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Radiation Eating Fungus Could Help Feed Future Astronauts

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posted on May, 29 2007 @ 10:06 PM
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Fungi could eat dangerous radiation to survive, an unexpected finding that could one day help feed astronauts in space.
Or at least astronauts willing to eat a crawling fungus.

The research began with the discovery of black fungus growing on the walls of Chernobyl's damaged, highly radioactive nuclear reactor and collected by robots. The fungus was rich with melanin, the same pigment that gives human skin its color, protecting the skin from solar and ultraviolet radiation.

The researchers speculated that "just as the pigment chlorophyll converts sunlight into chemical energy that allows green plants to live and grow," so might melanin help fungi make use of ionizing radiation, said nuclear medicine specialist Ekaterina Dadachova at the Albert Einstein College of Medicine.

The ability of fungi to live off ionizing radiation could prove useful to people. "Since ionizing radiation is prevalent in outer space, astronauts might be able to rely on fungi as an inexhaustible food source on long missions or for colonizing other planets," Dadachova said.
Casadevall also noted that the melanin in fungi is no different chemically from the melanin in human skin.


SOURCE:
Space.com


If it turns out that certain fungi can indeed thrive from the natural radiation of space,
this could be a great boost to en voyage resource production.

How tasty fungi would be is an entirely other matter altogether.


Comments, Opinions?



posted on May, 29 2007 @ 10:08 PM
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Why can't they just bring normal food?



posted on May, 29 2007 @ 10:13 PM
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Originally posted by Equinox99
Why can't they just bring normal food?


Well for long trips they just would'nt have the room to carry enough 'normal' food,
apart from that you have the whole issue of cold storage which would in itself require even
more room and be very heavy.

Long trips, like the current proposed Mars trips and other long trips, you have to be
able to grow your own food.



posted on May, 29 2007 @ 10:18 PM
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Radiation eating? How? Eating something that grows in such a place makes about as much sense as growing up a batch of Deinococcus radiodurans (toughest bacteria on Earth; likes to live in fuel rod pools in nuclear power plants) and tossing that down your hatch! Anything to prevent food spoilage! I say, if you can't send normal, nonperishable food, why send people into such a damaging environment? It's just meant to shock people into taking an interest in space because most people think science is boring. D. radiodurans survived the cold vacuum of space outside the shuttle. When it was brought back in, it grew merrily as if nothing happened!
Who needs mold when you can have "Conan the Bacterium"?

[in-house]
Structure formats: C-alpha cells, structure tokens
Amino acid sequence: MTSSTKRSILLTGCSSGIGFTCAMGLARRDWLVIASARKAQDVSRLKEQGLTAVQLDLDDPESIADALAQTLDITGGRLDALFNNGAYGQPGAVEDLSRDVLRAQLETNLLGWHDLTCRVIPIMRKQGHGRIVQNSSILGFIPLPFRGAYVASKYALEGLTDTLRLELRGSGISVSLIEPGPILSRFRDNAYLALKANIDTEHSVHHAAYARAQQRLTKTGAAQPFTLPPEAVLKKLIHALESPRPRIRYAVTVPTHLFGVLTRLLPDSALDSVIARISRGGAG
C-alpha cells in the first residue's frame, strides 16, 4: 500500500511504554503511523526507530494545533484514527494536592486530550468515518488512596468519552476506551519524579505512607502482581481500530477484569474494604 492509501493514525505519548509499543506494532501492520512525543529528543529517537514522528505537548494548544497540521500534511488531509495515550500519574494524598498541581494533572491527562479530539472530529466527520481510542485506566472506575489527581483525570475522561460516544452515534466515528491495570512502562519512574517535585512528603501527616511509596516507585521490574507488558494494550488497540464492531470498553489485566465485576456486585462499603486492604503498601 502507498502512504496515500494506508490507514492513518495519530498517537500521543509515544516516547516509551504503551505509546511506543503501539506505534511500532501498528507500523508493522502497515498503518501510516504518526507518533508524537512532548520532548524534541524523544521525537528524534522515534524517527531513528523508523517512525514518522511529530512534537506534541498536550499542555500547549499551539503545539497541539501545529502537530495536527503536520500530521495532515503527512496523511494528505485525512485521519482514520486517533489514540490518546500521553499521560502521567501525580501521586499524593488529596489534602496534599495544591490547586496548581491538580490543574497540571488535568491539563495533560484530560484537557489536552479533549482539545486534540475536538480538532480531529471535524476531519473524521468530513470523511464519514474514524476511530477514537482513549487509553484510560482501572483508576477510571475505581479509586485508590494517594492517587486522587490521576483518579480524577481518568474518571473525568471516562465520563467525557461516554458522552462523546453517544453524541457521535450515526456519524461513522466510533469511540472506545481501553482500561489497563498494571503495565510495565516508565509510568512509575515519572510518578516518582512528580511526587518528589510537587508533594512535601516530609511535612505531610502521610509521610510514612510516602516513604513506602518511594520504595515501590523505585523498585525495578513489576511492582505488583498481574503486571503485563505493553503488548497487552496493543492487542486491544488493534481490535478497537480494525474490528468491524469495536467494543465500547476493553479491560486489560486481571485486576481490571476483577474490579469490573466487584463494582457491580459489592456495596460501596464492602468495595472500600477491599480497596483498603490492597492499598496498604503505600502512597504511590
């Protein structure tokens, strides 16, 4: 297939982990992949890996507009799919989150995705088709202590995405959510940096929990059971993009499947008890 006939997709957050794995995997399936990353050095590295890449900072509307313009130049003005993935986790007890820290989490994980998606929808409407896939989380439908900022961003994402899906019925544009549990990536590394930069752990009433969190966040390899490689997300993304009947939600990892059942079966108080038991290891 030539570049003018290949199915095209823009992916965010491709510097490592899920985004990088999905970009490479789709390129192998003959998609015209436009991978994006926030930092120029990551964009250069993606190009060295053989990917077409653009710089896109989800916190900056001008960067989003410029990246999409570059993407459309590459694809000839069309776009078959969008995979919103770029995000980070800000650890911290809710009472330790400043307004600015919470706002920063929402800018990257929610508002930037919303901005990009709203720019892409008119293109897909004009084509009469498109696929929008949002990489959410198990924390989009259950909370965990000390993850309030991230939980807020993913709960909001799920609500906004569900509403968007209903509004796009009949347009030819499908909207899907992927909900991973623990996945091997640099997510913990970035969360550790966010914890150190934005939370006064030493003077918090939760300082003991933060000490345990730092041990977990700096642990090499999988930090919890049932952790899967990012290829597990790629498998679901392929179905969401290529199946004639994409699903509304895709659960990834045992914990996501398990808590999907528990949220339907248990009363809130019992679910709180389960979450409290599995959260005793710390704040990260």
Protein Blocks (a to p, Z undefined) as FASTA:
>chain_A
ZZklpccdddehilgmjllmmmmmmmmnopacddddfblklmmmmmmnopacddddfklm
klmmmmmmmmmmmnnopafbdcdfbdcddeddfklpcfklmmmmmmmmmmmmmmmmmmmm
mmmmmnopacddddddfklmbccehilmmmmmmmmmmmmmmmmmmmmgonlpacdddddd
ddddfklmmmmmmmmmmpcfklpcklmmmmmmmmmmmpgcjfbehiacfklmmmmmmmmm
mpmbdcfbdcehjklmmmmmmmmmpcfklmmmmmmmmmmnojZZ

posted on May, 29 2007 @ 10:40 PM
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I understand that eating something that just grows inside a spaceship makes the issue of food alot simpler as you dont have to worry about carrying so much rations with you and will save up in the needed mass to push up to the orbit. Still I doubt fungus that thrives and lives from radiation can be too good for your health. If it is indeed perfectly edible and with some seasoning a possibility for rations I suppose its a great find, although I would imagine like any fungus those also need plenty of water or moisture but if radiation alone does the job I guess it is indeed a great find.



posted on May, 29 2007 @ 11:11 PM
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Originally posted by X-tal_Phusion
Radiation eating? How? Eating something that grows in such a place makes about as much sense as growing up a batch of Deinococcus radiodurans (toughest bacteria on Earth; likes to live in fuel rod pools in nuclear power plants) and tossing that down your hatch! Anything to prevent food spoilage! I say, if you can't send normal, nonperishable food, why send people into such a damaging environment? It's just meant to shock people into taking an interest in space because most people think science is boring. D. radiodurans survived the cold vacuum of space outside the shuttle. When it was brought back in, it grew merrily as if nothing happened!
Who needs mold when you can have "Conan the Bacterium"?


It does'nt eat it in the way that we eat food, this fungus uses the ionizing radiation in much
the same way as plant cells use light for power.

The fungi itself is not radioactive.

People must explore space themselves, can robotic probes do it, yes, but Humans MUST colonize
the solar system and eventually the stars, so they must travel out and through space.



posted on May, 31 2007 @ 11:30 PM
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I'm with you on the importance of space exploration but I know darn well how the public feels about such things in general. Sadly, each time I've brought it up, the reply I get is,"We have too many more important things to do here on Earth to be wasting money on that."
Pure ignorance! Most people have no idea how valuable space exploration and research IS!!!
I would gladly eat a little fungus if it meant a trip to space!
I think it's interesting that the same people who are against human space exploration tend to be in favor of the war in Iraq!



posted on May, 31 2007 @ 11:54 PM
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Wow, the chernobyl incident has one good outcome so far
Sounds interesting. Sounds credible. I can imagine the future austronauts using these fungi.

[edit on 31-5-2007 by ZikhaN]




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